There is a relatively prevalent quote in the programming world, bandied about by programmers of all creeds.
"Premature optimization is the root of all evil."
- Donald Knuth
I agree. What we intuit about optimization is usually wrong. And what's more, until you hit a bottleneck, it's often a waste of time. Moore has been good to us, and CPU bound problems aren't as common as they once were.
That said, I think people should not cling to this. It's dumb.
Today I was looking for a better way to compute sha1 file hashes in PHP. I know about sha1() obviously, but that's not how it should be done for files.
Python provides the excellent hashlib that lets you update a hash with blocks of data. It's excellent for file hashing, because you can read in data in chunks and update the hash as you go, thus avoiding reading the whole file into memory at once. Here, have a sample program that reads in 512 byte chunks.
>>> import hashlib >>> hash = hashlib.sha1() >>> with open( 'test.jpg', 'r' ) as handle: ... while True: ... data = handle.read(512) ... if not data: ... break ... hash.update( data ) ... >>> hash.hexdigest() '9e8d5ee361c6988baf7f75999f2c854a765f3eca'
So I quickly found the sha1_file() function. Perfect, I'm sure this reads in chunks, otherwise they would not have bothered to make the function.
Then I scroll down to check the user contributed notes for anything interesting. The top two notes are examples of using this snippet to get a sha1 hash of a file:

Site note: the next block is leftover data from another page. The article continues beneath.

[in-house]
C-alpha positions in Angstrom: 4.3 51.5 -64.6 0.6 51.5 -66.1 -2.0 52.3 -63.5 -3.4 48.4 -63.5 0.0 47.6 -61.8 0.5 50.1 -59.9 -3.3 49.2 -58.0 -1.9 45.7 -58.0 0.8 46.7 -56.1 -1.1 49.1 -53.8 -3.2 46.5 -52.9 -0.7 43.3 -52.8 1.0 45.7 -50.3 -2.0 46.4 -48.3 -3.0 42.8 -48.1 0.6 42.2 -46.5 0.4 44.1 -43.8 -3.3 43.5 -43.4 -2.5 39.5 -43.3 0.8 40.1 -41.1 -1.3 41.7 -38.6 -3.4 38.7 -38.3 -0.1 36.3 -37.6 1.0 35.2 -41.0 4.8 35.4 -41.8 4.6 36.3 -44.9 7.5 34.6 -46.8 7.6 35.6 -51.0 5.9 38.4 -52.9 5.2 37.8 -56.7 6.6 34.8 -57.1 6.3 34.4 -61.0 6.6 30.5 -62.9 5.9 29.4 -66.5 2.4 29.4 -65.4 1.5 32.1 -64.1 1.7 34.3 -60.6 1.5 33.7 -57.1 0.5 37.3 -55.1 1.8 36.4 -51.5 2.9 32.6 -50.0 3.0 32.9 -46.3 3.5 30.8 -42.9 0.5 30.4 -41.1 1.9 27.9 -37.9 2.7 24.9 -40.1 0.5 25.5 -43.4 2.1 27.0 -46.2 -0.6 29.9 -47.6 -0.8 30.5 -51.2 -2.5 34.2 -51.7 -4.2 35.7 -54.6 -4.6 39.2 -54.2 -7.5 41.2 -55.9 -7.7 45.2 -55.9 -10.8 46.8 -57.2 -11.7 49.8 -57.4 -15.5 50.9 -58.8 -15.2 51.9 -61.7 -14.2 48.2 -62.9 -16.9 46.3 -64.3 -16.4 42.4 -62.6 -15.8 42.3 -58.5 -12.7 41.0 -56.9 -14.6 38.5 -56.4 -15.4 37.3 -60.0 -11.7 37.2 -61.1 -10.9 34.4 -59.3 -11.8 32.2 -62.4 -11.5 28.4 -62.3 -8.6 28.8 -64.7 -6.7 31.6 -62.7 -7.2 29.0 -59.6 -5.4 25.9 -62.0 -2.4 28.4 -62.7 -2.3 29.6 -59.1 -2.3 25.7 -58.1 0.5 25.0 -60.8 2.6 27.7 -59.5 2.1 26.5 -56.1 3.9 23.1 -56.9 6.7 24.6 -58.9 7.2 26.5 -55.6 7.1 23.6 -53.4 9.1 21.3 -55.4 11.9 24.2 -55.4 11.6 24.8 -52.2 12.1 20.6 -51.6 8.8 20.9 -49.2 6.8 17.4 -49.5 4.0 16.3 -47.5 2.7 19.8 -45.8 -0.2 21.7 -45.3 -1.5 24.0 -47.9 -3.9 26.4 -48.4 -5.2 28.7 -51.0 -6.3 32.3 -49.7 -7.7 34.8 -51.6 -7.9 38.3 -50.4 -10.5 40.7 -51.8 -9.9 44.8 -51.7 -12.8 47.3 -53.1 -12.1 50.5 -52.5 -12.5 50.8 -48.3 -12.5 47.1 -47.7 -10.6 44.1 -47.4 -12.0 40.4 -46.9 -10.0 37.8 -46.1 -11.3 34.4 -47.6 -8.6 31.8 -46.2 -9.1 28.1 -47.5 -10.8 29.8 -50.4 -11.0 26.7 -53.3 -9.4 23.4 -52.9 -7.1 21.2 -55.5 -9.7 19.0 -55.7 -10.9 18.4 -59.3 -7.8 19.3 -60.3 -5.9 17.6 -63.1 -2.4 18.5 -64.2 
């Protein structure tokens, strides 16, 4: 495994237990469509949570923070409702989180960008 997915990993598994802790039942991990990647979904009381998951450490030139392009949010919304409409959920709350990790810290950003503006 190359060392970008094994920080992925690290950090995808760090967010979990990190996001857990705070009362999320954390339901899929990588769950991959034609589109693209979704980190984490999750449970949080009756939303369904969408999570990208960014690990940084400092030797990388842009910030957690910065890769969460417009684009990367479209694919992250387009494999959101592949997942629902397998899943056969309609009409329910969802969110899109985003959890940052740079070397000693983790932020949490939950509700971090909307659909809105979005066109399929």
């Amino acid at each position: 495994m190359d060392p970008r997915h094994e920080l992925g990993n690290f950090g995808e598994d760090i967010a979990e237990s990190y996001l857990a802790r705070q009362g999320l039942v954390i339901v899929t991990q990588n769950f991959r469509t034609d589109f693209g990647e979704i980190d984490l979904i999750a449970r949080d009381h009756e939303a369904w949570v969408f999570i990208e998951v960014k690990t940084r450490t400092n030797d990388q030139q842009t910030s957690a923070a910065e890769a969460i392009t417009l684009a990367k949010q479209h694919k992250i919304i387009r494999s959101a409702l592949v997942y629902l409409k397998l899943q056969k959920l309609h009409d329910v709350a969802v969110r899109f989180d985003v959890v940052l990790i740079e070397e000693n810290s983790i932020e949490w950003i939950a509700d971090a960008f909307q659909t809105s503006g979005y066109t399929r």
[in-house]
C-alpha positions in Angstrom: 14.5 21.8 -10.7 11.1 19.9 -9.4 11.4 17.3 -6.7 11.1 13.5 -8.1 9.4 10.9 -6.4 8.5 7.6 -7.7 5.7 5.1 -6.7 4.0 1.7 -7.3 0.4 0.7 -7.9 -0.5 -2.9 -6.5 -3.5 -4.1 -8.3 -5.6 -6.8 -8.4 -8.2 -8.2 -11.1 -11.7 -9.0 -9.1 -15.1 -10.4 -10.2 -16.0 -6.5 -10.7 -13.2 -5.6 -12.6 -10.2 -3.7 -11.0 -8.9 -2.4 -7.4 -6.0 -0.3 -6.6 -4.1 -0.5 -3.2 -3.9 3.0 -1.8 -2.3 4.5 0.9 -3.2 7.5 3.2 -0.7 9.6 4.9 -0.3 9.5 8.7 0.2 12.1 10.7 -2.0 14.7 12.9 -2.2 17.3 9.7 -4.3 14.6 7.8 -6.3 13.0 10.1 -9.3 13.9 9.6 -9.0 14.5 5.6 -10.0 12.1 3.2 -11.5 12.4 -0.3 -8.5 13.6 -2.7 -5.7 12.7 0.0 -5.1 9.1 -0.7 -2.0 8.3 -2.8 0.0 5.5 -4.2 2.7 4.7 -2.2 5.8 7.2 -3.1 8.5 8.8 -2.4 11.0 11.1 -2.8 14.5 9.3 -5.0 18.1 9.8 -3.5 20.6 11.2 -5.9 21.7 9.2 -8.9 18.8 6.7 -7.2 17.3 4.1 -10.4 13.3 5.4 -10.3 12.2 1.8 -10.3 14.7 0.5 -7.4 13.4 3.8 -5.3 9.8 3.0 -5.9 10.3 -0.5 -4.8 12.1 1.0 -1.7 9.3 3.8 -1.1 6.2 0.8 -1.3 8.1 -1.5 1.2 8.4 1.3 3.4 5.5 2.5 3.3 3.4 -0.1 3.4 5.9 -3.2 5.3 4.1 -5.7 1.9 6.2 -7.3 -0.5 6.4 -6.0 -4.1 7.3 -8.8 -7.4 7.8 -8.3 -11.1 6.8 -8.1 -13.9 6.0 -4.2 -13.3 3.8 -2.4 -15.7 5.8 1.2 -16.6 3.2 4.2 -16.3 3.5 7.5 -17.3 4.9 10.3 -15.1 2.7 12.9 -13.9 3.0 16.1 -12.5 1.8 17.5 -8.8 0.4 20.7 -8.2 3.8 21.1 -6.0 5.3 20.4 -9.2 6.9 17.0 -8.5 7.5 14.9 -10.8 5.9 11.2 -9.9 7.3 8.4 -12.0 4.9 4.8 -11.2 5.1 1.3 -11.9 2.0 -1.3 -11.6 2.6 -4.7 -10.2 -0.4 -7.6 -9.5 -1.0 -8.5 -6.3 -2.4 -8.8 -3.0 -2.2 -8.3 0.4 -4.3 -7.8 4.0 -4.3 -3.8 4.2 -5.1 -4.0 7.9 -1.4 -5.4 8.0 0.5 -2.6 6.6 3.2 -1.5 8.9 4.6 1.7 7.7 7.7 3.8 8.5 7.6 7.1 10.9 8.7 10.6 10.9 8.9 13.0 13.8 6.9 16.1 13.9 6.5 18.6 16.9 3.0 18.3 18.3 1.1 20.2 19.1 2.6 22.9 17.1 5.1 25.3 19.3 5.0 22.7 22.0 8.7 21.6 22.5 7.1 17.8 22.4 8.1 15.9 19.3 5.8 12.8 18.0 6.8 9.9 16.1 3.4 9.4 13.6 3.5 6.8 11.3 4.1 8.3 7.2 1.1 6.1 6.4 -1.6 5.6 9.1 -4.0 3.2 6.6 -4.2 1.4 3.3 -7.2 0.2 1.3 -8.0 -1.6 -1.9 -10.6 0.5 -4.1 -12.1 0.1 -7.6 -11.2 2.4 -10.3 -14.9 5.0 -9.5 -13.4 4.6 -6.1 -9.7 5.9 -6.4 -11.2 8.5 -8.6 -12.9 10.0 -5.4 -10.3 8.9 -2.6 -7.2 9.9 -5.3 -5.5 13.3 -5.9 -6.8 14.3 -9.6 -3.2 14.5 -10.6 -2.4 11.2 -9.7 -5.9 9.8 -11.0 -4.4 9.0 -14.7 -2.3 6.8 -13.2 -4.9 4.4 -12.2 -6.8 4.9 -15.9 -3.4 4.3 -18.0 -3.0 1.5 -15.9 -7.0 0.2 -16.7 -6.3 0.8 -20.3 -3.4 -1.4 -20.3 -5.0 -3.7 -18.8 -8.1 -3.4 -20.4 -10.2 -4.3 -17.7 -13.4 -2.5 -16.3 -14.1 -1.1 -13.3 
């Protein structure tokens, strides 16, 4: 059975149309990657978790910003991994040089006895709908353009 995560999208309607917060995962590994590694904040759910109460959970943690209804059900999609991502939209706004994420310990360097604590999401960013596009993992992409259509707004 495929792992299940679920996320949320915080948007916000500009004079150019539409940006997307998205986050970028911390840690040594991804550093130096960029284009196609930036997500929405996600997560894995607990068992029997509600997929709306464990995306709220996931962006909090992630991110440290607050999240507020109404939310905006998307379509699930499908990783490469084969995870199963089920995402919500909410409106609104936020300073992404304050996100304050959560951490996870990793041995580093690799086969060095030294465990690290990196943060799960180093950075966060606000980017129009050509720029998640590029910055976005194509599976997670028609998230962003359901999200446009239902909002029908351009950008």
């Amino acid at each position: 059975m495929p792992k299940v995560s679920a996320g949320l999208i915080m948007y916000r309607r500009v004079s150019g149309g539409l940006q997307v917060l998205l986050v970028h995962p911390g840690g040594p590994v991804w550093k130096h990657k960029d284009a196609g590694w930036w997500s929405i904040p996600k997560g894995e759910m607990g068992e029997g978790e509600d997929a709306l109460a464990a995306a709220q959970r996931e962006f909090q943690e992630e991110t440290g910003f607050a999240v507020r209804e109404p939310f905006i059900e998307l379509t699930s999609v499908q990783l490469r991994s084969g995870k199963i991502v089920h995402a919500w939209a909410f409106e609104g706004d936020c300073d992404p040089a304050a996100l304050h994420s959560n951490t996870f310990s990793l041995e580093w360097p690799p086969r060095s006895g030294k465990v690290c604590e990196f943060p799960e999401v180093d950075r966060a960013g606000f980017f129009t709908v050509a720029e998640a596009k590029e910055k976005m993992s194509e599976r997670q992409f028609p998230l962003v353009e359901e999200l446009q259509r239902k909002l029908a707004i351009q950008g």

$hash = sha1( file_get_contents( $file ) );
I was stunned. The definition of file_get_contents() is as follows:
"Reads entire file into a string."
Surely they are not suggesting that I read the entire file into memory, as a PHP variable, and then pass it on to the hashing function? Who would think that is a good solution, when there is a perfectly good built in function to do this for you, in chunks, in a neater fashion?
My only explanation is ignorance, or utter lack of consideration. I gave it a test with these two PHP scripts.
The first version weighed in as using slightly more memory than second one. About 89k actually. And test.jpg is 88k.
Imagine if that picture was a few megs bigger. Imagine if I could somehow trigger this process on your website, over and over again with ab or something. It's a DOS in the making.
Develop however you want to, just please, please don't be stupid.